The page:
How to Use Drugs Properly
12/03/2017 @ 04:33:43 PM (EST)
It's easy to kill yourself if you're retarded. Don't do drugs kids.
Many people are terrified of drugs. Even if they have to take them because they are sick or whatever the situation may be, they do so hesitantly.
This is not necessarily a purely negative approach to the topic, as many people are not intelligent enough to use drugs properly in a non-habit-forming fashion. Acknowledging it is an intelligent thing to do in this case.
However, dealing with taking or not taking drugs out of blind fear as opposed to intelligent, critically thought out decision making, just like using that thought process for any other topic, is foolish and can often produce sub-optimal results.
Why Do People Take Drugs?
There are only 2 underlying reasons why one would consider using drugs:
To feel more sober
(as is the expected intent of modern medicine usage)
To feel less sober
(get "fucked up" or "high")
What Are Good Reasons To Take Drugs?
There are only 3 good reasons someone would be hesitant or resistant to taking a drug:
They are not well-informed about the drug's effects
(in which case, if any interest is present, they should research)
They are well-informed about the drug's effects, want to do the drug, but they are afraid they would not be able to control their usage patterns
as their usage period progresses (in which case, definitely keep reading)
They are well-informed about the drug's effects (positive and negative), and feel they do not desire them
(not out of fear, but simply out of knowledge of what to expect being undesired changes for that person). This is a further justified reason if the person in question has at least tried a very low dose of the drug before and has gauged it's effects on their body.
Why Do People Get Addicted To Drugs?
There is only 1 reason people get addicted to drugs:
While taking them, they do not pay attention to usage patterns and do not use the drug in a critically thought out, tame fashion.
Instead, they use it in a much more mindless, gradually accumulative way which gradually increases dosage to the point that they eventually need a certain amount of the drug to simply feel normal.
They do not take any kind of usage breaks (as they are not even attempting to seriously determine if it is necessary) to achieve normality without any of the drug in their system, which over time, forms a true physical (and possibly also mental) dependence on the drug.
Should I Do __ Drug?
Only doctors are legally qualified to tell you to take a drug, and even then, they mess up all the time too. It's not about perfection, it's about critically thinking the usage scenario and context through, and reducing potential for harm to the maximum extent possible.
If there is a desire to do a drug, strong enough to even really be considering it, fear should not be a limiting factor in potential usage. One should do adequate research on the drug in question beforehand, and ALWAYS start taking a very low dose (a "threshold" dose) to be able to efficiently identify all notable effects the drug in question has on their body during the onset of it's effects.
If you start with a very safe dose, the worst that could happen is you don't feel much or any real noticeable differences, however you are protecting yourself very efficiently from any potential to form an addiction from inappropriate, excessive early usage (which is likely how most, if not all, drug addicts go wrong when starting their usage).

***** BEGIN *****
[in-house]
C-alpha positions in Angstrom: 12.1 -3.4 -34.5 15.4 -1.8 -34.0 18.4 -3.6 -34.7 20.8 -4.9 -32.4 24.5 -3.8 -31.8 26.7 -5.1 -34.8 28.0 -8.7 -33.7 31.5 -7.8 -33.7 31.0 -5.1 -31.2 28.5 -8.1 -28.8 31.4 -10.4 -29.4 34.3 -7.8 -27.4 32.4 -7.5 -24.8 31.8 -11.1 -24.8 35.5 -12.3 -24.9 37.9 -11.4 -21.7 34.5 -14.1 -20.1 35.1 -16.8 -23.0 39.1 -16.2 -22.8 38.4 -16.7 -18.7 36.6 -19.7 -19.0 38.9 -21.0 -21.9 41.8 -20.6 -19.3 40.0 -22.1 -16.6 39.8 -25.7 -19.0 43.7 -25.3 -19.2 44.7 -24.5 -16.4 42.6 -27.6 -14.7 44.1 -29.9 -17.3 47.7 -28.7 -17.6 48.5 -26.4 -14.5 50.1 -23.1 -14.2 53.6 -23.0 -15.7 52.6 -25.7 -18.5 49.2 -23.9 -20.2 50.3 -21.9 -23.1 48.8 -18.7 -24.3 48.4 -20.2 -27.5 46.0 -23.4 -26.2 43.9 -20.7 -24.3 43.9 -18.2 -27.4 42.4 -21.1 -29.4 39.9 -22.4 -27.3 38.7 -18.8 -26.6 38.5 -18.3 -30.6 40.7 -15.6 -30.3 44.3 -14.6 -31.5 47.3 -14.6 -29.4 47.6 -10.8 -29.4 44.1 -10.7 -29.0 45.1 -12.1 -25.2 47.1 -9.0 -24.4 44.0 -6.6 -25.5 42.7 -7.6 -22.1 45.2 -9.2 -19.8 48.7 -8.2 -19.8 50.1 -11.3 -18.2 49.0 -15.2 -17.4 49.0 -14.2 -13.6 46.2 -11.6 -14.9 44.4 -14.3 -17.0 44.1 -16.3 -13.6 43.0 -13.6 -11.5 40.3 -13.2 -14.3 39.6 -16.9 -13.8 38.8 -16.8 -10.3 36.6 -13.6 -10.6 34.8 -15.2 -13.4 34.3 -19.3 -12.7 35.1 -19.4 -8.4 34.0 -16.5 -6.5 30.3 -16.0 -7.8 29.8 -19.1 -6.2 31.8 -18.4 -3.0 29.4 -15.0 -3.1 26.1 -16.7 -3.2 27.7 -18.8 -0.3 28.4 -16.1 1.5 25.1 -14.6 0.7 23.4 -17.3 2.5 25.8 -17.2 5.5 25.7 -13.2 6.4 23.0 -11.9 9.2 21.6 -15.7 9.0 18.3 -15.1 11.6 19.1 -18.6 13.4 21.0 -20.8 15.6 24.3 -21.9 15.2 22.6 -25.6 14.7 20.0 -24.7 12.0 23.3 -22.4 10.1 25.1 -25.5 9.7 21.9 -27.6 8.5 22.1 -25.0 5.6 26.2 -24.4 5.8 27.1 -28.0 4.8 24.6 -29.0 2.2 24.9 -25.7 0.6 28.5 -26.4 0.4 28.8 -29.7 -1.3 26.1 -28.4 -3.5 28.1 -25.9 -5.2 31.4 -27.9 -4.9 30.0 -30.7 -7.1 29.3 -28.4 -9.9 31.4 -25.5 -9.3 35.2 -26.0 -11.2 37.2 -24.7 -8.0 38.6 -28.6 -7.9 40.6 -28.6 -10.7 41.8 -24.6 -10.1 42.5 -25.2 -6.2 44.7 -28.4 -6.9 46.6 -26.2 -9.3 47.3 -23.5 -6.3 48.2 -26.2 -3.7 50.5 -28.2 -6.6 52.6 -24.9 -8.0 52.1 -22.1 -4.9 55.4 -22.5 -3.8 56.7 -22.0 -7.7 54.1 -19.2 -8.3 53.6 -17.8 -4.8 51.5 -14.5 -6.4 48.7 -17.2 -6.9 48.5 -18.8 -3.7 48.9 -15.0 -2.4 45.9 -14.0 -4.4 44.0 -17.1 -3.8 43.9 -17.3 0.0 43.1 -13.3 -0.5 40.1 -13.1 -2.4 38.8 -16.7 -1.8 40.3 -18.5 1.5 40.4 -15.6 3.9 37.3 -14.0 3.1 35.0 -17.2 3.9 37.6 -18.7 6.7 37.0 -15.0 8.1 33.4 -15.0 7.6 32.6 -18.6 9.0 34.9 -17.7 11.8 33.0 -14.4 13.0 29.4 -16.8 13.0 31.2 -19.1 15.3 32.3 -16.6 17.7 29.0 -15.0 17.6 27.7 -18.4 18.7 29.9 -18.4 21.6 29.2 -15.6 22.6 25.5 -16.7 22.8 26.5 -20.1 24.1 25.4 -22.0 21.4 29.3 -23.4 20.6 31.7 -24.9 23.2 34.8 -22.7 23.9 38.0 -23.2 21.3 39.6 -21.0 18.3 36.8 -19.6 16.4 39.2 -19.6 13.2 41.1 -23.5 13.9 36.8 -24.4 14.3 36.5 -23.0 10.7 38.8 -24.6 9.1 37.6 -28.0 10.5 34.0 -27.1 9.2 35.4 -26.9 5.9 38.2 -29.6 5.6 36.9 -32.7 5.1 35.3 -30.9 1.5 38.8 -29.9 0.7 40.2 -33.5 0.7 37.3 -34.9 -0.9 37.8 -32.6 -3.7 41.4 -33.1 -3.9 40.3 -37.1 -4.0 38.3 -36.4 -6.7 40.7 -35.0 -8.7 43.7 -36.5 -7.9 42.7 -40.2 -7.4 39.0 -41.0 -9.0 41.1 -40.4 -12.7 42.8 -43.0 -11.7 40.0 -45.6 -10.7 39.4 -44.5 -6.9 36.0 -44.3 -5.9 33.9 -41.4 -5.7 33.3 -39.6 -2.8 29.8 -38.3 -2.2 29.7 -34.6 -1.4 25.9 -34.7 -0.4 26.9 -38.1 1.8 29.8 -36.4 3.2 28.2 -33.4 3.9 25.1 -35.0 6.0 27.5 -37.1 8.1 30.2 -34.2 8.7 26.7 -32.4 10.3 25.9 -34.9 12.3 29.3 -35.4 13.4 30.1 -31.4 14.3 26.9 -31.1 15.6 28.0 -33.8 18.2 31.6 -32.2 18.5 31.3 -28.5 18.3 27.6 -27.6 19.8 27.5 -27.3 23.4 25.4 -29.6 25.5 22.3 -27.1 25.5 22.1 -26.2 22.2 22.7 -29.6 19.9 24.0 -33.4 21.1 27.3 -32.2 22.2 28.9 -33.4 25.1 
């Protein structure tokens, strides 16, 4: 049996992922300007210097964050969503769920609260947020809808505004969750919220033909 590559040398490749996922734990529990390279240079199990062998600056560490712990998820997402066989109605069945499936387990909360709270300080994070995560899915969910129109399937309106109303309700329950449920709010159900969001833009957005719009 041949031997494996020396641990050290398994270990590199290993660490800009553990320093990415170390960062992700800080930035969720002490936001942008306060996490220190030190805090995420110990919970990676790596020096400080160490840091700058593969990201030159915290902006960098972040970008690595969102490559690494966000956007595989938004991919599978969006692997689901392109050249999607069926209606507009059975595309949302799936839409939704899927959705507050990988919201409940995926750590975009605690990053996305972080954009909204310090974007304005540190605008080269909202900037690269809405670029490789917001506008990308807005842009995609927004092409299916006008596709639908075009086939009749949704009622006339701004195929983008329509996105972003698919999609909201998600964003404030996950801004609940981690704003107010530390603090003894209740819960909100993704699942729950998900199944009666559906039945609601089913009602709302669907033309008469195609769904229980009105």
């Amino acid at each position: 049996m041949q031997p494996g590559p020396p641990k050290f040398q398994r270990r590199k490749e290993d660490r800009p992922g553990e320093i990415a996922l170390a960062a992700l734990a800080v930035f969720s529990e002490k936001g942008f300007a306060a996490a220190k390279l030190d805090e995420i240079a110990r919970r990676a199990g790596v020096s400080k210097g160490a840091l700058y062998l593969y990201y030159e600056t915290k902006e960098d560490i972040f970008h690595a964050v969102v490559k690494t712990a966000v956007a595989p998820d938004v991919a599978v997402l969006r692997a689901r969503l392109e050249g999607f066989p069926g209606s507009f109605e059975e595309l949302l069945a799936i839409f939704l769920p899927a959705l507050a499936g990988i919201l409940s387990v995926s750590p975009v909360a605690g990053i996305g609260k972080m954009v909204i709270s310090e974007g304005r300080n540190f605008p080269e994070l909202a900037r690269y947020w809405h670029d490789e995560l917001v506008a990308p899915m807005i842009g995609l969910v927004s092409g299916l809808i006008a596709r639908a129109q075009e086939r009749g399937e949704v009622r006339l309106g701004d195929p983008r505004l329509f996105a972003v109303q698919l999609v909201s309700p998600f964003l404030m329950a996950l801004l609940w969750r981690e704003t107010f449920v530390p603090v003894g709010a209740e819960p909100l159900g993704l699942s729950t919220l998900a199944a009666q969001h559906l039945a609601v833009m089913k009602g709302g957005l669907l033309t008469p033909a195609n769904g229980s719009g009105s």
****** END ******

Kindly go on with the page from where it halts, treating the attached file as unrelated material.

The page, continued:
If no notable effects were felt, the dose can be slightly increased with progressive usages (keeping within safe bounds) in order to be able to safely, carefully, and efficiently decide on ideal dosage amounts.
How Do I Find The Ideal Dosage?
An ideal dosage will of course vary depending on the core intent of the drug user in taking the drug. Obviously, when one starts taking a drug strictly to feel less sober (get "high"), as in probably most recreational use contexts, the potential for abuse is increased, which means even more care must be taken in the dosage amounts and frequencies in order to safely prevent abusive usage patterns from forming.
Remember, taking a drug to get high does not mean you will form a habit. It is consequent usages, seeking a more intense "high", particularly at increasingly frequent intervals, that forms a habit.
It is important to always keep in mind current and past usage patterns; dosage amounts and frequencies, noting the effects achieved from them.
By constantly criticizing your usage patterns in your head, you will be better able to determine when you see an abusive usage pattern forming, and being aware of this is the best way to protect yourself from any serious abusive usage patterns forming.
By being aware if usage is becoming abusive, one can then quickly and easily take measures to reverse the process early on, while still easily doable, as opposed to when they are far into destructive usage patterns.
You Need Self-Control, Discipline, and Critical Thinking
In the end, the most important point to keep in mind is that it is not the drug that gets you addicted, it is how YOU use the drug that forms an addiction.
The fault is not on the drug, but the user. Likewise, the responsibility to prevent getting addicted is also on the user, not the drug.
A drug user can potentially be addicted to any drug, but it is the user themselves (specifically their usage patterns) which caused the addiction.
It is the user's responsibility to use the drug responsibly; the drug will not magically produce a predefined, fixed degree of effects which inherently protects a user from addictive potential, it is up to the user to dose in a fashion that will be productive to their quality of life, and not the other way around.
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